So, you want to design a logo for your company or organization. It may seem simple, but ask any good designer, and they’ll tell you it’s not. Designing a logo is a complex process that requires careful consideration and strategic thinking. If hiring a designer isn’t an option for you, don’t worry! We’re here to guide you through the process. We’ve enlisted the help of three experienced designers to share their expertise and show you how to create a logo you’ll love.
What Exactly is a Logo?
You probably have a clear image in your mind when you think of a logo, like Nike’s swoosh or Apple’s iconic apple with a bite. But what exactly is a logo? A logo is a symbol or design used to identify a company or organization, as well as its products, services, and employees. It’s the face of your business and how it’s recognized and remembered among others. Your logo also has the potential to make a statement about your organization. For example, Amazon’s smiley arrow represents their extensive product range and the happiness of their customers. However, it’s important to note that while a logo can convey meaning, it doesn’t have to. Many companies overly emphasize the importance of logos. Keep in mind that a logo is just one piece of the puzzle.
What a Logo Isn’t:
- Your brand: Your logo is not your brand. Your brand is intangible; it’s your reputation, what people think of when they hear your name, and how you make them feel.
- Your visual identity: A logo is just one component of a larger visual system that includes colors, typography, visuals, and layout.
- An indicator of success: A logo alone won’t make or break your business. Enron had a good logo, but their ethical code wasn’t, and Two Men and a Truck, with their simple stick figure logo, is a billion-dollar company.
Now that we’ve clarified what a logo is and isn’t, let’s dive into the process of designing one.
How to Design a Logo: 5 Essential Steps
Before we get started, keep in mind these two key points:
- Design is strategic: Creating a logo involves a lot of strategic thinking and decision-making. Be prepared to spend more time on the planning phase than the actual design process.
- It’s not just about the logo: Remember that your logo is just one part of a larger visual system. All the elements should work together harmoniously.
To create a logo that truly represents your brand, follow these five phases:
Phase One: Discover
Goal: The discovery phase is all about gathering information and understanding your company, its values, and your goals. Ask yourself these questions:
- Why do you want a new logo?
- What is the meaning behind your company name?
- Who are your target audiences and main competitors?
- What are your goals for the logo?
- Who are your brand role models?
- What do you want people to feel when they see your logo?
Process: Answer these questions in detail, capturing your company’s essence and vision. This will shape your creative strategy—the foundation for the entire design process.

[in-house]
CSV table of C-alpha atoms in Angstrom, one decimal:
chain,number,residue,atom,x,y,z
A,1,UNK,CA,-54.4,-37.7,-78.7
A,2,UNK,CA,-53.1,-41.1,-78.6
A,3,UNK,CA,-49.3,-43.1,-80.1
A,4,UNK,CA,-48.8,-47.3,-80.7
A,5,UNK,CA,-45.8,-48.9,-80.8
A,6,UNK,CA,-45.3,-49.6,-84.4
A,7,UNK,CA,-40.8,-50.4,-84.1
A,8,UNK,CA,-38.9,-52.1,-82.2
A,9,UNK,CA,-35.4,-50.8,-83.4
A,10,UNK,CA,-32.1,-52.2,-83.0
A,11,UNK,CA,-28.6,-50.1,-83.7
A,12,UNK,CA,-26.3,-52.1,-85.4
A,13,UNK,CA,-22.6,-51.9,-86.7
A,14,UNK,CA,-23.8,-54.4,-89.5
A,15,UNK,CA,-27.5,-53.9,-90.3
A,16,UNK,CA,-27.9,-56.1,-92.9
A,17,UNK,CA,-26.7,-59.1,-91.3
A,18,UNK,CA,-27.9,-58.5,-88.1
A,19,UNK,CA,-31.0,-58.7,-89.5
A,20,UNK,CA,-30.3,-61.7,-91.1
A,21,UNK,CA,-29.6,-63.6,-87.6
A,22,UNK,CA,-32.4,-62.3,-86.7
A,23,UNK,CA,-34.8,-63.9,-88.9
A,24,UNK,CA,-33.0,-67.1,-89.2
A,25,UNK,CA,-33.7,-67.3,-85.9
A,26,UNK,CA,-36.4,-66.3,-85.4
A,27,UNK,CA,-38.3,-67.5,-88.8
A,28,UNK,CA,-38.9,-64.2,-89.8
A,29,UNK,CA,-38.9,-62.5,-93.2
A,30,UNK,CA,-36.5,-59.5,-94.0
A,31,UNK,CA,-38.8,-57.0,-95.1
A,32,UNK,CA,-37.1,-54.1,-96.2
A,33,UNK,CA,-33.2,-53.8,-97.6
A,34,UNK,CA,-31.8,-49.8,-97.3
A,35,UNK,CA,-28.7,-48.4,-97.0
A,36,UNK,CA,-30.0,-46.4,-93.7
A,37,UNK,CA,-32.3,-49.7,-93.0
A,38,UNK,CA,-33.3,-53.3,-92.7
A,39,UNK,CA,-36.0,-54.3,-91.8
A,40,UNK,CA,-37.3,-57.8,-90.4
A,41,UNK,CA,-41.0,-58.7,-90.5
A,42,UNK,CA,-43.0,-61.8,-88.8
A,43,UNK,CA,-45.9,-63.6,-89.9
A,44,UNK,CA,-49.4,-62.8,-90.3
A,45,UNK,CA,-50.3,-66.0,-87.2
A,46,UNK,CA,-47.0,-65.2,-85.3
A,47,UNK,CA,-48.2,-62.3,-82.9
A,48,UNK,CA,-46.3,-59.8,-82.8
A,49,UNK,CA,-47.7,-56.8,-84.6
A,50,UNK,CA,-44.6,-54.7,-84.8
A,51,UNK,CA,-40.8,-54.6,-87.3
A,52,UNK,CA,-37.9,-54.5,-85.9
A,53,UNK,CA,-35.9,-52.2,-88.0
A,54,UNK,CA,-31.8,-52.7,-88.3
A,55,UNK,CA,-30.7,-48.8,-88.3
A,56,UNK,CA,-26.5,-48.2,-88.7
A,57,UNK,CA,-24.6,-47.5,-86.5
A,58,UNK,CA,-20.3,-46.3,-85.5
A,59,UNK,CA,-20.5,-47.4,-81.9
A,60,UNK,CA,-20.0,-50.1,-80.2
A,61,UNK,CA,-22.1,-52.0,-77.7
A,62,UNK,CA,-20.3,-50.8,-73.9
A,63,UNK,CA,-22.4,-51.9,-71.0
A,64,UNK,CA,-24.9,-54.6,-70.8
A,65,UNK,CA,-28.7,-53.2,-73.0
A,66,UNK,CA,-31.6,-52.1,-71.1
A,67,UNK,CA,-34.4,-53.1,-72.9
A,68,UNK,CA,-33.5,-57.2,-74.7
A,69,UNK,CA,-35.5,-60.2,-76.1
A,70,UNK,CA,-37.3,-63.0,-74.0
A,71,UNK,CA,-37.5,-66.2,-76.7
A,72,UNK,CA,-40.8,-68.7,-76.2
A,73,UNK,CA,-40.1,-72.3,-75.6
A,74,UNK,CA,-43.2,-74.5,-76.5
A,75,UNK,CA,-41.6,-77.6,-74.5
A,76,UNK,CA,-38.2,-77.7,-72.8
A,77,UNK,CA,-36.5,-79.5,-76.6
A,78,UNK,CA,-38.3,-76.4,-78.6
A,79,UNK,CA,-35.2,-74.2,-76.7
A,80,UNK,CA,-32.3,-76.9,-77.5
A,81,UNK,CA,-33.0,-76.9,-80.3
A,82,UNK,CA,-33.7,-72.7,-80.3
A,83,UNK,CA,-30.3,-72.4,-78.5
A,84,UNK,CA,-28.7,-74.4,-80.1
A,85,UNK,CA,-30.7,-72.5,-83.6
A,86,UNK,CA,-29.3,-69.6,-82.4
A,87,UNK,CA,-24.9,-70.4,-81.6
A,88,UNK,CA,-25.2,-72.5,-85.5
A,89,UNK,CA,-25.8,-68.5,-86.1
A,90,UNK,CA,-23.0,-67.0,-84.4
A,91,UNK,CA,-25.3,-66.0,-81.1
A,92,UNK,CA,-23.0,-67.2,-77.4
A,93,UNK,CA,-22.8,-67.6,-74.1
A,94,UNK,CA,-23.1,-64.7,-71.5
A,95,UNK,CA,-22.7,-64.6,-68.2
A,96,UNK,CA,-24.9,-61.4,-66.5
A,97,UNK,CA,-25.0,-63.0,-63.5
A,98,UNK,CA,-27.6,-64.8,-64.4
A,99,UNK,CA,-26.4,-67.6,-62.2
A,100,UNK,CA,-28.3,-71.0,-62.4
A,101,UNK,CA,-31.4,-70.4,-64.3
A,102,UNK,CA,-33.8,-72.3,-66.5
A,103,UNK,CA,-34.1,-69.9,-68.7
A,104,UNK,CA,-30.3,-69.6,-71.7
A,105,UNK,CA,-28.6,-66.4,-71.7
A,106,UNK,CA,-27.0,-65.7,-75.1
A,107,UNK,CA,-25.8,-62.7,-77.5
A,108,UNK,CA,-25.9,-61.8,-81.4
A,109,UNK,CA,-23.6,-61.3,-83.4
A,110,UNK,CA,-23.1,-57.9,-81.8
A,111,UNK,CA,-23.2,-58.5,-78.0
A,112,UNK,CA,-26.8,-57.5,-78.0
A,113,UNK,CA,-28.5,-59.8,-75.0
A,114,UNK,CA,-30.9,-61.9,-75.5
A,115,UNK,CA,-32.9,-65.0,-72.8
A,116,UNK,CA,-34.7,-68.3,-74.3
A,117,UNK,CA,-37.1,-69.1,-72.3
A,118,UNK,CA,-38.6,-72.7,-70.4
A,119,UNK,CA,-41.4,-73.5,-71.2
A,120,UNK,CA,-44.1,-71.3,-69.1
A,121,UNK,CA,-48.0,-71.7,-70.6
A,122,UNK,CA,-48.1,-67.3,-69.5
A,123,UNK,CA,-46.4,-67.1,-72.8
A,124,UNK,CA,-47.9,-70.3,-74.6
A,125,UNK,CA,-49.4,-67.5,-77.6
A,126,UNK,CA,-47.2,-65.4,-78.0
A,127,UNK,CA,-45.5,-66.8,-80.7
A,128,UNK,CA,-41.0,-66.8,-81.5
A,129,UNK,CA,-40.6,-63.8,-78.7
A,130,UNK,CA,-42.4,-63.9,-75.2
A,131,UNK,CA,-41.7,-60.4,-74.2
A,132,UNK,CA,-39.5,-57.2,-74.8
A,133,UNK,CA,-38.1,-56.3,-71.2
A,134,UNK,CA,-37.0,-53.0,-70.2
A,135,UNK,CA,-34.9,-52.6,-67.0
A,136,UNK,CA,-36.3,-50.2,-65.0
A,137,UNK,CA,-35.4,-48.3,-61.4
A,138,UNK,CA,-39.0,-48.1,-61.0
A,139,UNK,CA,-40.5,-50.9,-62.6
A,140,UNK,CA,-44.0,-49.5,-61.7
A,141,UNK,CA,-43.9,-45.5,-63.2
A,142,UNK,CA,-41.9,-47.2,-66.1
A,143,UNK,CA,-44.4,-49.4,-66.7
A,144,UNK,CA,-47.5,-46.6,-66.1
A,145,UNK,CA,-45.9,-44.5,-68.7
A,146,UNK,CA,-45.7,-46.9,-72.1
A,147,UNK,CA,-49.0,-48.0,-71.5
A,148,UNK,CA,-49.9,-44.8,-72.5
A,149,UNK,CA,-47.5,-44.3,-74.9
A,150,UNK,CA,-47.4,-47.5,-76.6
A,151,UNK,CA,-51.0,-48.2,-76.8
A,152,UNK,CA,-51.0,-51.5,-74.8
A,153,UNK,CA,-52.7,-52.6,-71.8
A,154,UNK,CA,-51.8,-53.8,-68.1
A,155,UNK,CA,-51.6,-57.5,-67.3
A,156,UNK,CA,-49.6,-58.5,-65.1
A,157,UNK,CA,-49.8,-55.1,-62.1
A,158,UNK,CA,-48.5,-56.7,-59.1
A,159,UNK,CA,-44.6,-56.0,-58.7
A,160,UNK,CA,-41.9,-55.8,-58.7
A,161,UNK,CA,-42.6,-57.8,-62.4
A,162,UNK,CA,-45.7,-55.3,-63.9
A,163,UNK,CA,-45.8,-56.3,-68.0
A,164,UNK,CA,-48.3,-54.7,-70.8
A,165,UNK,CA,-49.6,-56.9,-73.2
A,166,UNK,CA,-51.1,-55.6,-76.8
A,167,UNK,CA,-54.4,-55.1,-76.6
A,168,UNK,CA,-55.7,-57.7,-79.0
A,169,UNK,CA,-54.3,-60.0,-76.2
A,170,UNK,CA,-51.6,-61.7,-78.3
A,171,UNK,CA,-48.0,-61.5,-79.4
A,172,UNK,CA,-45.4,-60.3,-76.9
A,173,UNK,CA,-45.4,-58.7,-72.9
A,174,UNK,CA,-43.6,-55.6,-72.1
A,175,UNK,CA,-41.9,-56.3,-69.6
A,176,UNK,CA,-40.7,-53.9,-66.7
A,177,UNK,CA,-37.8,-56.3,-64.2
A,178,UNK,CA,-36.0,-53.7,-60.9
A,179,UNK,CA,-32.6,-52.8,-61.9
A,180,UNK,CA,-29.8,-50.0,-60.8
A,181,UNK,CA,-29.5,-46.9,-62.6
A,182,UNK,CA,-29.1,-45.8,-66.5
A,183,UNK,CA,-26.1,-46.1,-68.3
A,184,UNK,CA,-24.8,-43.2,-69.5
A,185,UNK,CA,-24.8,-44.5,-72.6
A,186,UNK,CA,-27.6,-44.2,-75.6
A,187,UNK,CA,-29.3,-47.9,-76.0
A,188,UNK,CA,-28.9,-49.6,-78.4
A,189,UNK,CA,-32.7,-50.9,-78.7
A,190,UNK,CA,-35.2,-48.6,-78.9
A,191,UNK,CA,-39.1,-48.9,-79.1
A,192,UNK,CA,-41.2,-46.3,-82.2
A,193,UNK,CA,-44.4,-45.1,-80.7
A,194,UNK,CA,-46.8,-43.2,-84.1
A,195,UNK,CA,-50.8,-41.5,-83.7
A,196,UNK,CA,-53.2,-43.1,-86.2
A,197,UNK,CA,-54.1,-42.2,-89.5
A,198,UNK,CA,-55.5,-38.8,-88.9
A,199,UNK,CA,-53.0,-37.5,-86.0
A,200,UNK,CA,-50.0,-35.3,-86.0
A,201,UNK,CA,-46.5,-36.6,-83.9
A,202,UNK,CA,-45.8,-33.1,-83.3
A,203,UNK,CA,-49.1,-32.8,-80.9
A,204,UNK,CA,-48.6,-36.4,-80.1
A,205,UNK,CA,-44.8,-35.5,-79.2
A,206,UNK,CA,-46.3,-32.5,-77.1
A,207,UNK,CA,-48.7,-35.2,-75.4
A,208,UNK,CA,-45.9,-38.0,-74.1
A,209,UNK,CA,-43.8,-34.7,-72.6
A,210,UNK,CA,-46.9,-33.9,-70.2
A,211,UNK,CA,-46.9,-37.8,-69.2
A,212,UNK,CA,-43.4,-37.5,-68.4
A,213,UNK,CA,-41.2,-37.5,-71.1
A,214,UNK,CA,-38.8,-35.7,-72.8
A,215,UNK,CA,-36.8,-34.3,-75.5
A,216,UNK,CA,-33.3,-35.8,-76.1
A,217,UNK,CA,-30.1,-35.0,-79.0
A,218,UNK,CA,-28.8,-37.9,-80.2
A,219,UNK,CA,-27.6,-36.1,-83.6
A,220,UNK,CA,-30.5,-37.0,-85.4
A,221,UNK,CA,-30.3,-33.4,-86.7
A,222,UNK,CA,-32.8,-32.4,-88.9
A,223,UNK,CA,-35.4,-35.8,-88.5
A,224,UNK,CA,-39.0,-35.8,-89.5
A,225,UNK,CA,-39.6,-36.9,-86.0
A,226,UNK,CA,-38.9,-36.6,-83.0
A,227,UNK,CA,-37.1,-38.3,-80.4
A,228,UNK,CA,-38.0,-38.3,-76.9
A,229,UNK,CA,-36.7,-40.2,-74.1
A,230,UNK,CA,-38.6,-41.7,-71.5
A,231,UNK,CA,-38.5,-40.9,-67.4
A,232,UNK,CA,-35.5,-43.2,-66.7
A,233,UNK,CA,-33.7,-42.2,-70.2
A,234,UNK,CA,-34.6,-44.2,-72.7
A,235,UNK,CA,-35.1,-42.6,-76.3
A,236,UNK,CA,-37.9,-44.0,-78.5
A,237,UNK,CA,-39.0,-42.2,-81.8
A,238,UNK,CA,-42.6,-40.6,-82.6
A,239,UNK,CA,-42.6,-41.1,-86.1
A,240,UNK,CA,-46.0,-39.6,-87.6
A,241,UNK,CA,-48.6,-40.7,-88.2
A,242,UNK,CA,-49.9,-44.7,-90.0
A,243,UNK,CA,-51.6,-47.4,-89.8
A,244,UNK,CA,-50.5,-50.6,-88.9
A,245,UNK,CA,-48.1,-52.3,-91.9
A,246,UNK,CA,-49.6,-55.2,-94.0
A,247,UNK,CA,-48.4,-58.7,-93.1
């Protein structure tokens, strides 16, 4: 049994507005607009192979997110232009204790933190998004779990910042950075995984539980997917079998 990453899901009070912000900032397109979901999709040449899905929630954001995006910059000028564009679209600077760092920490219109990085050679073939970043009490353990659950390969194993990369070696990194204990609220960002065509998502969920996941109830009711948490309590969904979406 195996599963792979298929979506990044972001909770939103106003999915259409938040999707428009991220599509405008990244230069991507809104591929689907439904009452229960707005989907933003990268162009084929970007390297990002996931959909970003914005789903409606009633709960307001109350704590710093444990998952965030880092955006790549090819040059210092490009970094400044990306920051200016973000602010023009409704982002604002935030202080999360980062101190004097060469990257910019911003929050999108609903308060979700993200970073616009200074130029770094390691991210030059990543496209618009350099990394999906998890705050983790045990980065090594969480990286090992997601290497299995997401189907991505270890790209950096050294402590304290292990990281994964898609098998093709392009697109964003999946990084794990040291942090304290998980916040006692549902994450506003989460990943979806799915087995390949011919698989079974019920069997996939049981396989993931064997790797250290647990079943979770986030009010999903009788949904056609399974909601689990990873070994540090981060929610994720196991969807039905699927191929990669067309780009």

Deliverable: Summarize your answers in a creative strategy document. This document will guide your design decisions and serve as a reference point throughout the process.
Phase Two: Explore
Goal: This phase involves researching and getting inspired by existing designs. It’s time to gather ideas and explore the design landscape.
Process: Start by familiarizing yourself with design principles like style, color, and typography. Look at your competitors and other brands outside your industry. Observe their visual systems across multiple channels and take notes on what stands out to you.
Deliverable: Create a mood board to collect images, designs, color combinations, and logos that convey the look and feel you want for your brand identity.
Phase Three: Design
Goal: The design phase is where the fun begins. This is the time to use all the insights from the previous phases and start creating your logo.
Process: Consider the tools you’ll need for designing, such as pencil and paper, vector graphic software, or online logo design tools. Familiarize yourself with logo types, such as word marks, brand marks, and abstract logo marks. Explore different fonts and symbols that align with your brand’s personality.
Deliverable: After considering various options, select at least one logo design to evaluate, or have a few choices to compare in the next phase.
Phase Four: Refine
Goal: In this phase, it’s time to narrow down your options and refine your logo design.
Process: Evaluate your designs based on their simplicity, memorability, and evocativeness. Consider where and how you’ll use the logo, both digitally and in print. Test it against different backgrounds and make sure it remains impactful as your brand grows. Create a black and white version of your logo for versatility.
Deliverable: Choose a final logo design that reflects your brand’s identity and meets the evaluation criteria.
Phase Five: Define
Goal: To ensure consistency and quality in your logo’s use, define guidelines that outline how your logo should be treated.
Process: Consider factors like logo size, color, orientation, and positioning. Establish rules that limit modifications or distortions to your logo. This will help maintain a strong and recognizable visual identity.
Deliverable: Create a style guide or guidelines that communicate your logo’s specifications and rules. Make sure these guidelines are easily accessible to everyone.
Designing a logo is a complex process, but with careful planning and consideration, you can create a logo that truly represents your brand. Take your time going through each phase and remember that your logo is just one piece of your overall brand identity. Your logo alone won’t build your brand; it’s the people behind your brand who make the difference.